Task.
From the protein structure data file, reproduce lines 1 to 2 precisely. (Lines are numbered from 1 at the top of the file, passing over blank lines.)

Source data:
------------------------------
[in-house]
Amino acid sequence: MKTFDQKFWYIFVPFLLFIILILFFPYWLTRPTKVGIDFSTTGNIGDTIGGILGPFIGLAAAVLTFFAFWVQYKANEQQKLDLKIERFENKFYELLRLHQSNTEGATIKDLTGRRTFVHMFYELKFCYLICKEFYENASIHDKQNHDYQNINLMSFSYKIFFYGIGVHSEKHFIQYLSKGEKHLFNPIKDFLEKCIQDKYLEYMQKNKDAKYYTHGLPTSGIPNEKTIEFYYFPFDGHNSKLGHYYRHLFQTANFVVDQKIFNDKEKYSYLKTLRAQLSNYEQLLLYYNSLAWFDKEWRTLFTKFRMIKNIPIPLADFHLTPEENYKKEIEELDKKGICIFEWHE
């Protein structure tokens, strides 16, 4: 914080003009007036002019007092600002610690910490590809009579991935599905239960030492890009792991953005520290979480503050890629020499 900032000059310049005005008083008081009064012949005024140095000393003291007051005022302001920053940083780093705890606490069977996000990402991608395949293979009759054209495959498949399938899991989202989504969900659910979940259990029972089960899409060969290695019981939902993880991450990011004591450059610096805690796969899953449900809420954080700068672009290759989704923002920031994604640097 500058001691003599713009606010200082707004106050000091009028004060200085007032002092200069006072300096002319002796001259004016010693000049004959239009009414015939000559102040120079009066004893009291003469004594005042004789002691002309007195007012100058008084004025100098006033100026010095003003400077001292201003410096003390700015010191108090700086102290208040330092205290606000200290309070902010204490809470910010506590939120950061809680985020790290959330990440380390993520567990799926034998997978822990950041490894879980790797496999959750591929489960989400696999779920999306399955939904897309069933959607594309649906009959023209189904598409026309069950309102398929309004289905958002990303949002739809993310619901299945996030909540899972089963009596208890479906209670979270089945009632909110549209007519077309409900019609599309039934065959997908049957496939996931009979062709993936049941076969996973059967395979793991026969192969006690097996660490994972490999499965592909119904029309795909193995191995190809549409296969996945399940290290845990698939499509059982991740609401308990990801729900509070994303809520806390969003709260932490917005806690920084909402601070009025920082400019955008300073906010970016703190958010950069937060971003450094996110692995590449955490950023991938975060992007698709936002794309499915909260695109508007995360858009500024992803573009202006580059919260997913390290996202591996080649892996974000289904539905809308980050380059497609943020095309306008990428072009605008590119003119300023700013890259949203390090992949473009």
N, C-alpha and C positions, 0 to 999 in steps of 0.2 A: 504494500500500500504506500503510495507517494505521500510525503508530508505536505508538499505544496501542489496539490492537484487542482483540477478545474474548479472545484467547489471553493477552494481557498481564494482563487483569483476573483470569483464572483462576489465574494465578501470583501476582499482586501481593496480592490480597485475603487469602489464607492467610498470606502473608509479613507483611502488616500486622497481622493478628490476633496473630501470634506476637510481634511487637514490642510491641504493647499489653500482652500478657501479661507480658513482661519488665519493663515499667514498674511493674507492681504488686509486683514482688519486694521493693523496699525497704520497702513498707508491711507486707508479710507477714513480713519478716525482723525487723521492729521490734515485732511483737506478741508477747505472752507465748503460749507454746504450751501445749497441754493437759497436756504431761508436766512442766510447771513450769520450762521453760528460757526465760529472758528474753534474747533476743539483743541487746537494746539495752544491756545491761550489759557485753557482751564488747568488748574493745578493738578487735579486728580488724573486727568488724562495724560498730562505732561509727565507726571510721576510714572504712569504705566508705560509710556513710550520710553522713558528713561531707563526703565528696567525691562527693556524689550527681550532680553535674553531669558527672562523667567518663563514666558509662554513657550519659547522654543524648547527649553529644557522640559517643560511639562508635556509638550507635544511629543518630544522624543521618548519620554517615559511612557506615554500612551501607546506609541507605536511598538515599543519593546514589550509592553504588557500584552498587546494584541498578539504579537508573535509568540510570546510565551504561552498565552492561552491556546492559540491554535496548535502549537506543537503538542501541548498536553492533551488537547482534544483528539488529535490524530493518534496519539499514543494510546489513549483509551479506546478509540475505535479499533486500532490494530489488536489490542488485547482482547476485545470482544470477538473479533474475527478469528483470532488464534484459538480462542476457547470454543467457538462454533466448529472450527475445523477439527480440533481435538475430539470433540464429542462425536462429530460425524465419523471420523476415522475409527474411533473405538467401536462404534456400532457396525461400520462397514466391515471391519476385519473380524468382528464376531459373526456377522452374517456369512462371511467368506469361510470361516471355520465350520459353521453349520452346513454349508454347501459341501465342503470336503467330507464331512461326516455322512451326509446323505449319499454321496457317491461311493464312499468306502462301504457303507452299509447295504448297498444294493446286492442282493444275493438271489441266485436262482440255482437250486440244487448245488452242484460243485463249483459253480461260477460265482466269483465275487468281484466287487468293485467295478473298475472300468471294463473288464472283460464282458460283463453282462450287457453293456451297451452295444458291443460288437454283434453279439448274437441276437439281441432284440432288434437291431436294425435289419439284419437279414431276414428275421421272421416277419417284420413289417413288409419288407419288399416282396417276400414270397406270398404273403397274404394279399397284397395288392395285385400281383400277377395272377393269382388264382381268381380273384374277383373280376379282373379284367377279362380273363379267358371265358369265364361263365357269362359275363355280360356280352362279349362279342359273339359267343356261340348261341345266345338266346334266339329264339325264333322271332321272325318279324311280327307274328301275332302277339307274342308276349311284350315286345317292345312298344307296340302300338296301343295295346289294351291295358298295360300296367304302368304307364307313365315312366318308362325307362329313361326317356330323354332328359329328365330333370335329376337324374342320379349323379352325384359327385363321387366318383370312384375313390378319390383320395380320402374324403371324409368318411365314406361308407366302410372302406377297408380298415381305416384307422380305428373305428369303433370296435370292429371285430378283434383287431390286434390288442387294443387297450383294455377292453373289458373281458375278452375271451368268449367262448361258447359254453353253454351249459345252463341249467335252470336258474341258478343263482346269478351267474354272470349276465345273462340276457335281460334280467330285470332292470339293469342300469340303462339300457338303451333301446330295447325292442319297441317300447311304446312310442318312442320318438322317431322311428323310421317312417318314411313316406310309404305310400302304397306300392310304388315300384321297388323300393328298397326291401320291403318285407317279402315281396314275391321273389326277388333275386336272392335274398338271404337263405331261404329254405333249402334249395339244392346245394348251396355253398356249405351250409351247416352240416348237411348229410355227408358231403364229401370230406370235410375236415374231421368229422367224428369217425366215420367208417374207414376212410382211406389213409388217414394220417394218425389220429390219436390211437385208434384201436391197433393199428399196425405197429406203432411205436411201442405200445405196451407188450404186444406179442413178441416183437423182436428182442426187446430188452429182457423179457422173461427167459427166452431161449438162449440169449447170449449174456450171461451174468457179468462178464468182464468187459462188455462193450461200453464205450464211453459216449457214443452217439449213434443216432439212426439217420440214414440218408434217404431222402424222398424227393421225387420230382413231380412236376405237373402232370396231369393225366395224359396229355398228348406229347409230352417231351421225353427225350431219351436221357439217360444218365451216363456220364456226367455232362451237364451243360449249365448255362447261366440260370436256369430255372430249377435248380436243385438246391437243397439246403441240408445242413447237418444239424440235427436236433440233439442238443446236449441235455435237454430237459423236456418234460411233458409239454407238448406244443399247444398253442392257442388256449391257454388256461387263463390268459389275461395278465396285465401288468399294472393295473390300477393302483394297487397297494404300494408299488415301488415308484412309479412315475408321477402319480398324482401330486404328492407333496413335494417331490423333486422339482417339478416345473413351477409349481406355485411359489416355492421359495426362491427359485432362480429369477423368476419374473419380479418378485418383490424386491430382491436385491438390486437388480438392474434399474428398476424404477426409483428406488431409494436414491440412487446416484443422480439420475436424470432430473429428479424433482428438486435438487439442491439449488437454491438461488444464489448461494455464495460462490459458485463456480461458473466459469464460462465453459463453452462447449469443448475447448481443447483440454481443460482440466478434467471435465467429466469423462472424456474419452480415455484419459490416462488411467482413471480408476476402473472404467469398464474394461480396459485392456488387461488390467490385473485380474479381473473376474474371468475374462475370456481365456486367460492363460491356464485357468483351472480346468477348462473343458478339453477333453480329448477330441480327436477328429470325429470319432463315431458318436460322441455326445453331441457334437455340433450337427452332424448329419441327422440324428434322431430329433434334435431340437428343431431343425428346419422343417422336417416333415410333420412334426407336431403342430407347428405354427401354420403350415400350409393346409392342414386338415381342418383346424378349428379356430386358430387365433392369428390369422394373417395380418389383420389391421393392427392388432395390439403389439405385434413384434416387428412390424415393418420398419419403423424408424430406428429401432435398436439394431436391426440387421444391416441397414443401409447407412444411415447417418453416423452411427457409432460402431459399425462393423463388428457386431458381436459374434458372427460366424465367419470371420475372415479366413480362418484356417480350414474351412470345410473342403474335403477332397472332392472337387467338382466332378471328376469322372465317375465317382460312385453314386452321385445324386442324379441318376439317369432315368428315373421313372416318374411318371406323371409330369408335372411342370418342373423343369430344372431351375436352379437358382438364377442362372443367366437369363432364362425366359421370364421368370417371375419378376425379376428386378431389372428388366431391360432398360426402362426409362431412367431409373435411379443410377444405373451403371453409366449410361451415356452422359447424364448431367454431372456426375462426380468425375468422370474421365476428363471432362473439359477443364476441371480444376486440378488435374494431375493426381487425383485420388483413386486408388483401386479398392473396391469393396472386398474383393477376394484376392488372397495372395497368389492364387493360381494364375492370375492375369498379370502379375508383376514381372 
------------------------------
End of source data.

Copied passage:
[in-house]
Amino acid sequence: MKTFDQKFWYIFVPFLLFIILILFFPYWLTRPTKVGIDFSTTGNIGDTIGGILGPFIGLAAAVLTFFAFWVQYKANEQQKLDLKIERFENKFYELLRLHQSNTEGATIKDLTGRRTFVHMFYELKFCYLICKEFYENASIHDKQNHDYQNINLMSFSYKIFFYGIGVHSEKHFIQYLSKGEKHLFNPIKDFLEKCIQDKYLEYMQKNKDAKYYTHGLPTSGIPNEKTIEFYYFPFDGHNSKLGHYYRHLFQTANFVVDQKIFNDKEKYSYLKTLRAQLSNYEQLLLYYNSLAWFDKEWRTLFTKFRMIKNIPIPLADFHLTPEENYKKEIEELDKKGICIFEWHE